With 2012 Republican presidential nominee Mitt Romney’s announcement that he will not pursue the 2016 presidential nomination, the conservative grassroots may be celebrating. They thought of Romney as a political squish, a flip-flopper, the creator of Romneycare, and the blunderer of “the 47 percent.”
They shouldn’t celebrate too soon. The person happiest to see Romney go is a political squish, a key supporter of Common Core, a fan of amnesty for illegal immigrants, and a basher of the base. Former Florida Governor Jeb Bush must be grinning ear-to-ear this morning.
The latest poll from Fox News shows Romney clocking in at 21 percent, with Mike Huckabee and Senator Rand Paul (R-KY) tied at 11 percent; Jeb Bush runs fourth at 10 percent. Wisconsin Governor Scott Walker, who wowed crowds in Iowa over the weekend, draws 8 percent, while Senator Marco Rubio (R-FL), an establishment favorite with Tea Party ties, draws just 5 percent. Senator Ted Cruz (R-TX) and former Texas Governor Rick Perry both draw 4 percent, with Louisiana Governor Bobby Jindal clocking in at a negligible 2 percent.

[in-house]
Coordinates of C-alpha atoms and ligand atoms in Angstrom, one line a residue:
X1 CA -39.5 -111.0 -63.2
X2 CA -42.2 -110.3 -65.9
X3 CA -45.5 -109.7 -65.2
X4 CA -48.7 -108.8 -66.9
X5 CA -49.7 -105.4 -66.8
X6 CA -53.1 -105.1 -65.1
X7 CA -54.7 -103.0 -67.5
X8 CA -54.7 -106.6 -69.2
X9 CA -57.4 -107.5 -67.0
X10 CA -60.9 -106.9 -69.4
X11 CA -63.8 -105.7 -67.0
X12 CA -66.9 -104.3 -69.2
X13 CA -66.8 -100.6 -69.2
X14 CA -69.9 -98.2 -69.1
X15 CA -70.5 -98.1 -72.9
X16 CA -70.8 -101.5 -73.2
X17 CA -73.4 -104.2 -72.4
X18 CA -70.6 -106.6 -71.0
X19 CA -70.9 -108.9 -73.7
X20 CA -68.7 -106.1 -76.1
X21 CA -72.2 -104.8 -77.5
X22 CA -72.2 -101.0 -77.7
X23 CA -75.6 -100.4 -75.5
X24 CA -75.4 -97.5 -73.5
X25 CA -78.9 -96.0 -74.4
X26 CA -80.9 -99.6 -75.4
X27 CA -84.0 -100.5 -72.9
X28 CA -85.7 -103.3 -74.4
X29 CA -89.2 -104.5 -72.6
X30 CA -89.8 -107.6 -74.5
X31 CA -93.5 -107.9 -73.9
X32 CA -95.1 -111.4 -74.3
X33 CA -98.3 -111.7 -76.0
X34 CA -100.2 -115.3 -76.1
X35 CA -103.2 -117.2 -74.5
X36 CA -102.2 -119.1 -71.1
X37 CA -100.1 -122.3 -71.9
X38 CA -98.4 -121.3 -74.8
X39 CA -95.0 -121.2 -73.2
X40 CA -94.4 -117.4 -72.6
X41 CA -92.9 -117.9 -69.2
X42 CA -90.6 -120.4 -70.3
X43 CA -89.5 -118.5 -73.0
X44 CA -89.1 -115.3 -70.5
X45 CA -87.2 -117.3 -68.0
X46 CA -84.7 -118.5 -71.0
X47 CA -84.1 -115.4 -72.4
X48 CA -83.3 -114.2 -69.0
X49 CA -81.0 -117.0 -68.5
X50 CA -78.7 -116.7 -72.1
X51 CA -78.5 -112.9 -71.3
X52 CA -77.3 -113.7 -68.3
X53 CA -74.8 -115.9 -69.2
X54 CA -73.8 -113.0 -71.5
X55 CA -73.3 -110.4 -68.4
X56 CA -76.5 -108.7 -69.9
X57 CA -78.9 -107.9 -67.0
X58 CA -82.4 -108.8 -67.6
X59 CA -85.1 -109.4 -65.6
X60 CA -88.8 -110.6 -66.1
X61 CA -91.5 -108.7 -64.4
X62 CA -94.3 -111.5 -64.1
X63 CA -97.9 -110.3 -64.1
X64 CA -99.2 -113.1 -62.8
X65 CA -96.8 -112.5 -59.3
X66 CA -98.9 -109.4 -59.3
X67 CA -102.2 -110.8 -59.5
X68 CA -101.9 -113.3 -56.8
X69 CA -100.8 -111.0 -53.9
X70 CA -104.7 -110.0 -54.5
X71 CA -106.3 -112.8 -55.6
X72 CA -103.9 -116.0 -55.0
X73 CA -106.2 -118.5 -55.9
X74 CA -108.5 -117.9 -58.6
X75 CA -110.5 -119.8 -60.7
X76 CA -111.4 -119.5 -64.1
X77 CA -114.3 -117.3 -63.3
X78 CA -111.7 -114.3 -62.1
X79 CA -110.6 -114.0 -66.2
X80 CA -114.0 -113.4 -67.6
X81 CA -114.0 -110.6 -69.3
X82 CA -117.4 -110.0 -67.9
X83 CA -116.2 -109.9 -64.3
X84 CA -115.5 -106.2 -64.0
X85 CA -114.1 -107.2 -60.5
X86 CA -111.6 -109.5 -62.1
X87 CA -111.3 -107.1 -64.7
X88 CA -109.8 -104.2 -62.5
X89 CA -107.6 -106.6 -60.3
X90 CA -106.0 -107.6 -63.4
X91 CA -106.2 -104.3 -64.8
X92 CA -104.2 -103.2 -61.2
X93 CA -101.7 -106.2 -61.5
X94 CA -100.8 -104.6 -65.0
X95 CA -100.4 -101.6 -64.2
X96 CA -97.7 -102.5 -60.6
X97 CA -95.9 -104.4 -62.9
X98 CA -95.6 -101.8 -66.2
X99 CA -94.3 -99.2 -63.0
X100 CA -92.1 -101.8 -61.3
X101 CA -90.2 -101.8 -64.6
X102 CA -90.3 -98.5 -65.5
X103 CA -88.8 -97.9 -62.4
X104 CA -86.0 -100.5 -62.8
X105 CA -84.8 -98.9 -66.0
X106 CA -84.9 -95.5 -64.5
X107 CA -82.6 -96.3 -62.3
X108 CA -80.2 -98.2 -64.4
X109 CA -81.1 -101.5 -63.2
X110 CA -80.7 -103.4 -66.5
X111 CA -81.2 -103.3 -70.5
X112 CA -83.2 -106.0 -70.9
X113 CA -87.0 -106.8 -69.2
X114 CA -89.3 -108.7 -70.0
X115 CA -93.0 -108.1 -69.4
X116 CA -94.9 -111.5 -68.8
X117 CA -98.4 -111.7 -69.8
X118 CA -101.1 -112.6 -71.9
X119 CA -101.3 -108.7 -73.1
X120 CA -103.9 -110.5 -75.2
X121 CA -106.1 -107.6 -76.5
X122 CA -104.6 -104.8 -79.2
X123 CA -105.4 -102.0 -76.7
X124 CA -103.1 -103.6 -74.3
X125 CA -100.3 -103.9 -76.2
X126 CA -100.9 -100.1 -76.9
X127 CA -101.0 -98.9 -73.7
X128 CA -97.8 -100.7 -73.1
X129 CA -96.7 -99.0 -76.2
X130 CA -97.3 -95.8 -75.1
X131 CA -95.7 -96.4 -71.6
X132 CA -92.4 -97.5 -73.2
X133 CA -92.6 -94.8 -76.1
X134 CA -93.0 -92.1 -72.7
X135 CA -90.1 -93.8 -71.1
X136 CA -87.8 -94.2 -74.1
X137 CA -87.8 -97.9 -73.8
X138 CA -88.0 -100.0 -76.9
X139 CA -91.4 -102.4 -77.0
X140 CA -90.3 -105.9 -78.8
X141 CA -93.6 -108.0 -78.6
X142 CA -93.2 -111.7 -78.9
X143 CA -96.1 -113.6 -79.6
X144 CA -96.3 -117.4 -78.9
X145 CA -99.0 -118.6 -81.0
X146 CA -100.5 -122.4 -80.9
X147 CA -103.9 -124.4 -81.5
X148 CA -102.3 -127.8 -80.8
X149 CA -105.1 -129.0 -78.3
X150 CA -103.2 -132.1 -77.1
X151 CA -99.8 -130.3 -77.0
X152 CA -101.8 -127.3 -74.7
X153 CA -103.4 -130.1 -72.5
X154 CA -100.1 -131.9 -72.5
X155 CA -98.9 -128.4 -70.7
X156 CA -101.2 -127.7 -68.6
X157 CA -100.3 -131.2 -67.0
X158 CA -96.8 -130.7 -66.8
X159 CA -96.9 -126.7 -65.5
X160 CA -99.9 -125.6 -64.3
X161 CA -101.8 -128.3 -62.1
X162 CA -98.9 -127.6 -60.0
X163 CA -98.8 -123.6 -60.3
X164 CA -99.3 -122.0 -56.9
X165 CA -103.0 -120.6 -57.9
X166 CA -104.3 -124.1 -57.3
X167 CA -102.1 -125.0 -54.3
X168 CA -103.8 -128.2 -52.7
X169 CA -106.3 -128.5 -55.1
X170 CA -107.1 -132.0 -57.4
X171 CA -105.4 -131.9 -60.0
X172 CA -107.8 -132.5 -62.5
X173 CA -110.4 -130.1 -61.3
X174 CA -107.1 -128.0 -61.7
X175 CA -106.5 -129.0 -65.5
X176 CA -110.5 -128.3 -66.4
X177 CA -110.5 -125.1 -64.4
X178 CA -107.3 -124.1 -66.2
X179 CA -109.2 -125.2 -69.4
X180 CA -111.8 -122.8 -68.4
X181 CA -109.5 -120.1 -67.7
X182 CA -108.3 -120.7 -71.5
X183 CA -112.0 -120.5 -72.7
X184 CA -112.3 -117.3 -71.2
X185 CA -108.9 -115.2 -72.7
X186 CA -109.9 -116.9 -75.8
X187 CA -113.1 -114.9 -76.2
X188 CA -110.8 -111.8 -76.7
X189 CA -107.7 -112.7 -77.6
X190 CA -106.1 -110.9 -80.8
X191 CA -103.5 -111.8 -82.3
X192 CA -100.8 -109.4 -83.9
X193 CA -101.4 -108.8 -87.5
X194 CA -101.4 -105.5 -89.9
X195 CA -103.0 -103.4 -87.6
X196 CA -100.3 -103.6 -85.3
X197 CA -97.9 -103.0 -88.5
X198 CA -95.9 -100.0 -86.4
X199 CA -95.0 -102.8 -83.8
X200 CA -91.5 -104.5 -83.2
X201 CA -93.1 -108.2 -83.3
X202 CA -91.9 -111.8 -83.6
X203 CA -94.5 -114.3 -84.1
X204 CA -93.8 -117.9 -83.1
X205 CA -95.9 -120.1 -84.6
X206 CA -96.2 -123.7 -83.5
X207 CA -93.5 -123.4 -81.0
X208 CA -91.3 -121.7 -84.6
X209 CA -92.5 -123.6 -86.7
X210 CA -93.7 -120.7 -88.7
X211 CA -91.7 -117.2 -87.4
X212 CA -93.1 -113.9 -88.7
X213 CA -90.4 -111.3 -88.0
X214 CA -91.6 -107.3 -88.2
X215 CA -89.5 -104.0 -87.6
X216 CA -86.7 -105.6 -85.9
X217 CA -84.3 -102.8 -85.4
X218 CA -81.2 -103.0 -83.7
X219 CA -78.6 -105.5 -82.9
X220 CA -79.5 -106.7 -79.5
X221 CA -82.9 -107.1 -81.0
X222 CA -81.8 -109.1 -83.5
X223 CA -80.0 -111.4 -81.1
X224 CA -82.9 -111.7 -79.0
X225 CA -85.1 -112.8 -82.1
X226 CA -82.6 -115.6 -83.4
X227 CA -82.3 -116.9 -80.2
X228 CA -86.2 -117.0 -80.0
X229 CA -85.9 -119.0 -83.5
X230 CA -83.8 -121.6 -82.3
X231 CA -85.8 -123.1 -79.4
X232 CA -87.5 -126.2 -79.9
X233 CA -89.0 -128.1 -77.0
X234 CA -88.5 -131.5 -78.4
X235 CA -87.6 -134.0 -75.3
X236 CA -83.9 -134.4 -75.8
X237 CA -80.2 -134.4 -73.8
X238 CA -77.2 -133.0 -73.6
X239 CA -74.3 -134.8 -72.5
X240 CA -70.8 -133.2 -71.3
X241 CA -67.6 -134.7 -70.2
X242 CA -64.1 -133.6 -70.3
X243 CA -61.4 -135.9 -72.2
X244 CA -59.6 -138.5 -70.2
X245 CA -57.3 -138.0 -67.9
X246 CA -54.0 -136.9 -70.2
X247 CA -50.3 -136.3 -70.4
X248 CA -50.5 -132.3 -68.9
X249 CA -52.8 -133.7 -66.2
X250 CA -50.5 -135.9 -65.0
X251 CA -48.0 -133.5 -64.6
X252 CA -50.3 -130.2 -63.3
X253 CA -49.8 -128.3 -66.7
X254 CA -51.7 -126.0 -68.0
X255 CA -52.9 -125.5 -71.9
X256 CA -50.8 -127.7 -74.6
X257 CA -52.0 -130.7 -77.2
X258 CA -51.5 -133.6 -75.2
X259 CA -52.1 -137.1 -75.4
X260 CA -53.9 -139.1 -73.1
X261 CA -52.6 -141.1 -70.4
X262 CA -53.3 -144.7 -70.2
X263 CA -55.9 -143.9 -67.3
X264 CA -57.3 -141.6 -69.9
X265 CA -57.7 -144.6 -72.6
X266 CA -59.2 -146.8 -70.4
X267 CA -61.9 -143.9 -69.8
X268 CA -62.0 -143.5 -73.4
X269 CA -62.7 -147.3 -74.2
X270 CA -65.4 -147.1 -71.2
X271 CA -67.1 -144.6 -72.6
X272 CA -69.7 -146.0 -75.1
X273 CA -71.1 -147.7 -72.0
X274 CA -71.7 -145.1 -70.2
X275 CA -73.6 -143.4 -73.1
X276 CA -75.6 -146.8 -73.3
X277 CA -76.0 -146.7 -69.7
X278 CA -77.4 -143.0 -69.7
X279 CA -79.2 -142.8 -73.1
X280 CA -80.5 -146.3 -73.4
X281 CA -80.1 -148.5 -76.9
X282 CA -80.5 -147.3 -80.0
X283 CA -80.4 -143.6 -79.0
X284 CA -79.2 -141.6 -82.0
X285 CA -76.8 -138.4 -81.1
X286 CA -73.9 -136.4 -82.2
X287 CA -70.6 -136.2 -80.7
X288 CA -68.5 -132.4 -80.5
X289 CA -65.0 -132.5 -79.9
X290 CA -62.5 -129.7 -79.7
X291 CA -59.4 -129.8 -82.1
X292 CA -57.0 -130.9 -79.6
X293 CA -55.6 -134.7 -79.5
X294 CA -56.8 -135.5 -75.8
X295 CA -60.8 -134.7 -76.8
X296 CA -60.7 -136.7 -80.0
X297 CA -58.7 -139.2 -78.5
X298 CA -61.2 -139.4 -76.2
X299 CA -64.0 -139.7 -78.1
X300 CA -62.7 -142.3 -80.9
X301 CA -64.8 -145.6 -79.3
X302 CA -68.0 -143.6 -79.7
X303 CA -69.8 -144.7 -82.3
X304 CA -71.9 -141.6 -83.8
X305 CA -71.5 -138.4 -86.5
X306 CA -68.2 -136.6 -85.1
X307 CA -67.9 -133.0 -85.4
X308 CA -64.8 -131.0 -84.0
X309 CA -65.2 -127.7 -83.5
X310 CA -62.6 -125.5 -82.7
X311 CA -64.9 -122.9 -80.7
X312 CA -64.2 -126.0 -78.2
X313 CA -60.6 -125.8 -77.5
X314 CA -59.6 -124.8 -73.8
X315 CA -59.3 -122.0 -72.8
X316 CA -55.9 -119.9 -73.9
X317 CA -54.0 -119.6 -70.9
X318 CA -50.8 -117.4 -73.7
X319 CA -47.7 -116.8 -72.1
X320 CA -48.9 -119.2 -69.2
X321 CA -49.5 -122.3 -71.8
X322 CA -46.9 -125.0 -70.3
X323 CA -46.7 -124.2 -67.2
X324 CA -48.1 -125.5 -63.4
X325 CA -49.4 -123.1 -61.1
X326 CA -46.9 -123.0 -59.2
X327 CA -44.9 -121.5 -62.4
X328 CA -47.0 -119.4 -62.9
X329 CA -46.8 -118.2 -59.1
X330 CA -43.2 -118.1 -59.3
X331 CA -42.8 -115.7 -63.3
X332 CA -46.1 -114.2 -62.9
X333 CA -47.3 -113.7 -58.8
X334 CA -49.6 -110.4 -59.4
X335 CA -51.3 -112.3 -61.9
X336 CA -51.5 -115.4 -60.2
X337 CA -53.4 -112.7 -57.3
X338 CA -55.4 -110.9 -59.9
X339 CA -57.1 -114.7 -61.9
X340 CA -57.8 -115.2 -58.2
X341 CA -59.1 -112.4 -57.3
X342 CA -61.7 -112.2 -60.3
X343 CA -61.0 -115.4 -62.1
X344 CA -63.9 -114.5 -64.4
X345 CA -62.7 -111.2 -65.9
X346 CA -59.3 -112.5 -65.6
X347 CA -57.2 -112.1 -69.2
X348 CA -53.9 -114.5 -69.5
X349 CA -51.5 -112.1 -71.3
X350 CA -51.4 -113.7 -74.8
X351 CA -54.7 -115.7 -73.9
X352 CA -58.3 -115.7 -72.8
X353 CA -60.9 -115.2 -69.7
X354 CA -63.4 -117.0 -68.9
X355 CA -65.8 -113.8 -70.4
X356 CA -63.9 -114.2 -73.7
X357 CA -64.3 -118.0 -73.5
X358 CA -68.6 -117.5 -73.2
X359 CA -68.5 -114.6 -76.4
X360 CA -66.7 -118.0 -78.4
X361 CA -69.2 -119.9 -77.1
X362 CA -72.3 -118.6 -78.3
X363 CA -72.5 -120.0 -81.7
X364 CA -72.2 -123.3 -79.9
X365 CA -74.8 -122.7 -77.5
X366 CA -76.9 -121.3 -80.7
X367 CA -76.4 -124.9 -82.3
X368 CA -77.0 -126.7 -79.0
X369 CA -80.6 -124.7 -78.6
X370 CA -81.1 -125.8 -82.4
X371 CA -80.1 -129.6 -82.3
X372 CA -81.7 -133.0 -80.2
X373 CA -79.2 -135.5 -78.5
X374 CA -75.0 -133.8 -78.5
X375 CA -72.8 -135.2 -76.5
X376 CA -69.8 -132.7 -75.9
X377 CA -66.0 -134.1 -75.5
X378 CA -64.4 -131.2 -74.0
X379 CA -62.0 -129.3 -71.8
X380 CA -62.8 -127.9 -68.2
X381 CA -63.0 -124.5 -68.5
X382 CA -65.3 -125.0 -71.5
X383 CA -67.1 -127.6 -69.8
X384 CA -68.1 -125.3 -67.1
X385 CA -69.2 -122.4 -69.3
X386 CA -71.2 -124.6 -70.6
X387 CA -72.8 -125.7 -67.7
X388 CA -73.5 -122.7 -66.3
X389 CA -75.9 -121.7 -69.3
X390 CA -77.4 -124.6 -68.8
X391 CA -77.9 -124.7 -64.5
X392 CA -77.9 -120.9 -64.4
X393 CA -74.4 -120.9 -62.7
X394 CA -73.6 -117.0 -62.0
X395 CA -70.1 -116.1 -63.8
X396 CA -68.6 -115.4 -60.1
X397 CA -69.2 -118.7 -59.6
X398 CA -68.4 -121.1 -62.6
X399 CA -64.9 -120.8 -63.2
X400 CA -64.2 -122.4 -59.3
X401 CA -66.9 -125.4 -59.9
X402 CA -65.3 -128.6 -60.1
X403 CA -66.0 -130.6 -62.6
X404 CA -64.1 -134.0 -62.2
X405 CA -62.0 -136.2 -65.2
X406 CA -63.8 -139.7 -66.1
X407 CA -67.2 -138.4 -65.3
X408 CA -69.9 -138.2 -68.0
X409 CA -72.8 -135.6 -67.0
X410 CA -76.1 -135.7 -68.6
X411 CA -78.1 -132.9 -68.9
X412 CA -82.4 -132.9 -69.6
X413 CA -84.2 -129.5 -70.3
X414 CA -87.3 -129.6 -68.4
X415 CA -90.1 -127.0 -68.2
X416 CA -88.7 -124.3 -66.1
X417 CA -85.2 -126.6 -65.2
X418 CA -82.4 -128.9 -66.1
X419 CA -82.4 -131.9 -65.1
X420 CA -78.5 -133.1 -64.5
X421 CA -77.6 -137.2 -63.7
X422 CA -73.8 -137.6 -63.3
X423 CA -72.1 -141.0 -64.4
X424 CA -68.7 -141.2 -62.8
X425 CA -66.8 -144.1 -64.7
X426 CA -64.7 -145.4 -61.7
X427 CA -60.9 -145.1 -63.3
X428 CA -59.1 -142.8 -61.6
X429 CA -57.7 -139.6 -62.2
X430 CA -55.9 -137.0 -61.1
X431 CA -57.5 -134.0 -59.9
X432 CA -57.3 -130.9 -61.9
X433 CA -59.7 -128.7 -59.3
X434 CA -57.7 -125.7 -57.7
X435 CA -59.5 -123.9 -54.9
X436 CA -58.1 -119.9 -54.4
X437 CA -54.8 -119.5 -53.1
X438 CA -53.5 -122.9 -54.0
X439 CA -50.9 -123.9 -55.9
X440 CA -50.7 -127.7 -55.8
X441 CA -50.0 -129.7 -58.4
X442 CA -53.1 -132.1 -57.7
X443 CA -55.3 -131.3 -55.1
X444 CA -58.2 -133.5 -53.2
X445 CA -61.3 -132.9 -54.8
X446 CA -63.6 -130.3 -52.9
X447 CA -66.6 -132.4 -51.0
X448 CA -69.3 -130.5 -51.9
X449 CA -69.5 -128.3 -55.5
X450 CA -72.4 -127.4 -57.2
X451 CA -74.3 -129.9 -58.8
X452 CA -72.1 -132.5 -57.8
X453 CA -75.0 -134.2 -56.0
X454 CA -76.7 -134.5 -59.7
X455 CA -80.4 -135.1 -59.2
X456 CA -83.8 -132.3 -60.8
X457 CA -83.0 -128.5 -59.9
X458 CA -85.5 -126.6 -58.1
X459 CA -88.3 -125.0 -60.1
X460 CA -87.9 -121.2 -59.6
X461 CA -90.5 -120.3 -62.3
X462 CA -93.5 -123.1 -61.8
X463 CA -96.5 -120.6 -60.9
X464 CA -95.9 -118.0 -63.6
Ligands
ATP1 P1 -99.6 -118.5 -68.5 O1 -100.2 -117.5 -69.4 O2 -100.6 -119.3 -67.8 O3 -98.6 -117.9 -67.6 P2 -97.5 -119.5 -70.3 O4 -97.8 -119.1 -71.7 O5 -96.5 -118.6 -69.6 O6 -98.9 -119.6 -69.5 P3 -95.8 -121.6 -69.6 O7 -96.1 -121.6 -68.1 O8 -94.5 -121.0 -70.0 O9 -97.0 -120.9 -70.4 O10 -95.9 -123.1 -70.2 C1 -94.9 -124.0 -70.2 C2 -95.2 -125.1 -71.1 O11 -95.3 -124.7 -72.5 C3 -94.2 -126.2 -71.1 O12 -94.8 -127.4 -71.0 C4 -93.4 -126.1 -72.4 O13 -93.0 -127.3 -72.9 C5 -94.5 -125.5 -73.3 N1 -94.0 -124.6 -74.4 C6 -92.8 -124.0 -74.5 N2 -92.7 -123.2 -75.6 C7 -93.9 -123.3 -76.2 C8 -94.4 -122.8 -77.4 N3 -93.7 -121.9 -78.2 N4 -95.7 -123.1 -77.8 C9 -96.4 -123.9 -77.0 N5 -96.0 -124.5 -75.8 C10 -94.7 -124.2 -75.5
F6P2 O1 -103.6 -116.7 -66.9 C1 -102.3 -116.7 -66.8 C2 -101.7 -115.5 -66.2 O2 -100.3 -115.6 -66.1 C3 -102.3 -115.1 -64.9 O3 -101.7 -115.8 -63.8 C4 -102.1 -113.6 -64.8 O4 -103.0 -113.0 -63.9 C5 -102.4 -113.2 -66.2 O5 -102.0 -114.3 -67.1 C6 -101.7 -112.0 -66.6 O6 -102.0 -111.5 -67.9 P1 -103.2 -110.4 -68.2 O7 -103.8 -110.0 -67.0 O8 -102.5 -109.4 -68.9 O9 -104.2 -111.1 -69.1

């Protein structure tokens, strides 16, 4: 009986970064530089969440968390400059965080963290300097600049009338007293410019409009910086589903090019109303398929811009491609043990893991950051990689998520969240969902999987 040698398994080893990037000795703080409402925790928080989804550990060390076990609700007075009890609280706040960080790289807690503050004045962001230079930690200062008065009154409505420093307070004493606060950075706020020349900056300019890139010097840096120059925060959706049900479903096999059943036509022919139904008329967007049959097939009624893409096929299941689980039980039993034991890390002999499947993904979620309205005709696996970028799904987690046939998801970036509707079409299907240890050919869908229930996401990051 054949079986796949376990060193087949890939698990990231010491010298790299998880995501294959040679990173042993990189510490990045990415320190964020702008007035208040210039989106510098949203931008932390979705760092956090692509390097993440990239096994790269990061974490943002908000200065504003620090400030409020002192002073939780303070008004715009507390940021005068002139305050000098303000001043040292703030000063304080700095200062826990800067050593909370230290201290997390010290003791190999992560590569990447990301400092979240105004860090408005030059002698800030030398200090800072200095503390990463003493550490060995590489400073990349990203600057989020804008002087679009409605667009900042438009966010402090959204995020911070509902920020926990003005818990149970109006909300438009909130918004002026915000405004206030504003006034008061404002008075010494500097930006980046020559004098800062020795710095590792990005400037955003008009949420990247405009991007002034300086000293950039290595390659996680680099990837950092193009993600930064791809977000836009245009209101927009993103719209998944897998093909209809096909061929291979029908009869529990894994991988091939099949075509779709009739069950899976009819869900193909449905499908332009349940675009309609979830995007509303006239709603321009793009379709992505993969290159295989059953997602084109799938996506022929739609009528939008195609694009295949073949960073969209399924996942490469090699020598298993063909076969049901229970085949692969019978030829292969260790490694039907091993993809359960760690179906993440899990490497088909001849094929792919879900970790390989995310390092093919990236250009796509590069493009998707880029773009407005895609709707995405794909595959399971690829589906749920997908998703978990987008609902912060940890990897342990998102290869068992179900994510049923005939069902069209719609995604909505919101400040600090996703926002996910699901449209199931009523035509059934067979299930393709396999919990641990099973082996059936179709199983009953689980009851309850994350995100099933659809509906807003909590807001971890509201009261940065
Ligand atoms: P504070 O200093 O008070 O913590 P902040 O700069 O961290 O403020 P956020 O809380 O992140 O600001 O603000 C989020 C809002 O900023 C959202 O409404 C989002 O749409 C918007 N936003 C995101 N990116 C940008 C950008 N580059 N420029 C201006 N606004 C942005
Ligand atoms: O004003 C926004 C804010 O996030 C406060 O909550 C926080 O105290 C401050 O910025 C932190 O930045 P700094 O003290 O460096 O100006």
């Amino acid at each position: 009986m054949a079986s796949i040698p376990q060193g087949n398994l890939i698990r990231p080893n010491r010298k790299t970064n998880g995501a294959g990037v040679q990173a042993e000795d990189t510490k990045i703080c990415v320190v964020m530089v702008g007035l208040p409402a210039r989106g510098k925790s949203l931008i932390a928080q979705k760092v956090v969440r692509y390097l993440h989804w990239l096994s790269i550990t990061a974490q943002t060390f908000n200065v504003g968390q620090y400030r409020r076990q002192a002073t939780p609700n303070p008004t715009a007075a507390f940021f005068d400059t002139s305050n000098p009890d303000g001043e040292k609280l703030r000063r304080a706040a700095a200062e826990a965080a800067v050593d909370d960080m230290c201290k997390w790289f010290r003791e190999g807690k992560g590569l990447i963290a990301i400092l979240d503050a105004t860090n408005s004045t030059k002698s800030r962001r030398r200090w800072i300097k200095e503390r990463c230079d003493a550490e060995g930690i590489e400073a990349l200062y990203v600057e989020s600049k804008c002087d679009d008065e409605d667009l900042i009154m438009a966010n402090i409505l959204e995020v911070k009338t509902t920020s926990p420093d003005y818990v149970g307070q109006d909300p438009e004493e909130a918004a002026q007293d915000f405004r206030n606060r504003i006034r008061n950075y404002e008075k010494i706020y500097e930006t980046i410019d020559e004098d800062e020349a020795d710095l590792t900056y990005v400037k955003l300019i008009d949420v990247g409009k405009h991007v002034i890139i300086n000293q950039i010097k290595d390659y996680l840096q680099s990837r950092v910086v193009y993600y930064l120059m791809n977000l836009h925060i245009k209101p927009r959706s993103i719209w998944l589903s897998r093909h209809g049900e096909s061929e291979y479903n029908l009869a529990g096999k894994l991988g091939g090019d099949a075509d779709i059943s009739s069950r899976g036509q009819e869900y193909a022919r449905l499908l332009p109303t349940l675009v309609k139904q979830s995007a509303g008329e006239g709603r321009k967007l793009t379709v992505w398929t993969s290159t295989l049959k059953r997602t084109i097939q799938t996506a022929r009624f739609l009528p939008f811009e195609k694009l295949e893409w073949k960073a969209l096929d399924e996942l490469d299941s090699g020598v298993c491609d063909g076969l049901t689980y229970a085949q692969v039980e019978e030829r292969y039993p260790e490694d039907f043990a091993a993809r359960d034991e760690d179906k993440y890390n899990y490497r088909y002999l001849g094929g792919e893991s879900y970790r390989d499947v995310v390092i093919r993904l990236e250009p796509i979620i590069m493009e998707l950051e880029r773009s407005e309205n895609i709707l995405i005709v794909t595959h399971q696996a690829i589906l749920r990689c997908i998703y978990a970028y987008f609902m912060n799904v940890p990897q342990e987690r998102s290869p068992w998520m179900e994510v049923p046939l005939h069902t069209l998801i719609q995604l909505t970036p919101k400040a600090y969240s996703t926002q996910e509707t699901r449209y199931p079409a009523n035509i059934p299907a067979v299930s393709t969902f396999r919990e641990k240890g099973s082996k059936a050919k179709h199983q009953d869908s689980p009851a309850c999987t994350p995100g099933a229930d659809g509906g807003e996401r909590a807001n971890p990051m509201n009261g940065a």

Without Romney, Jeb Bush jumps to 15 percent, with Rand Paul and Mike Huckabee trailing at 13 percent. Jeb’s also got all the money. Bush likely jumped into the race earlier than expected – he announced in December 2014 – in order to preclude Romney from running. By sucking up all the coastal donors, Bush prevented Romney from gaining momentum among those who matter most: the establishment types who backed him to the hilt in 2012. Just eight days ago, Romney met with Bush in Utah to discuss the presidential race. Just over a week later, Romney is out, and coastal donors’ choice has now come down to Jeb Bush and the largely-discredited Chris Christie, who now trails badly in polls.
The conservative base, meanwhile, splits a thousand ways. Walker has momentum for the moment, but Cruz has a significant ground operation in Iowa. Paul has his father’s base and a strong libertarian appeal in New Hampshire. Huckabee won Iowa in 2008 and could pose a threat in South Carolina as well.
And Jeb? All he has to do is run competitive in New Hampshire – where Bush currently leads slightly – hope that Iowa and South Carolina go to a largely underfunded candidate like Mike Huckabee (or better yet, split), and then win Florida in a walk. This is former New York Mayor Rudy Giuliani’s firewall strategy from 2008, except that Jeb won’t abandon New Hampshire.
Mitt Romney did the right thing by stepping out of the race; he’s an old face, and he had his shot in 2012. By getting out, he opens the door to other candidates. Unfortunately, the candidate he may have most boosted is the man who most resembles him politically, to the consternation of conservatives across the country.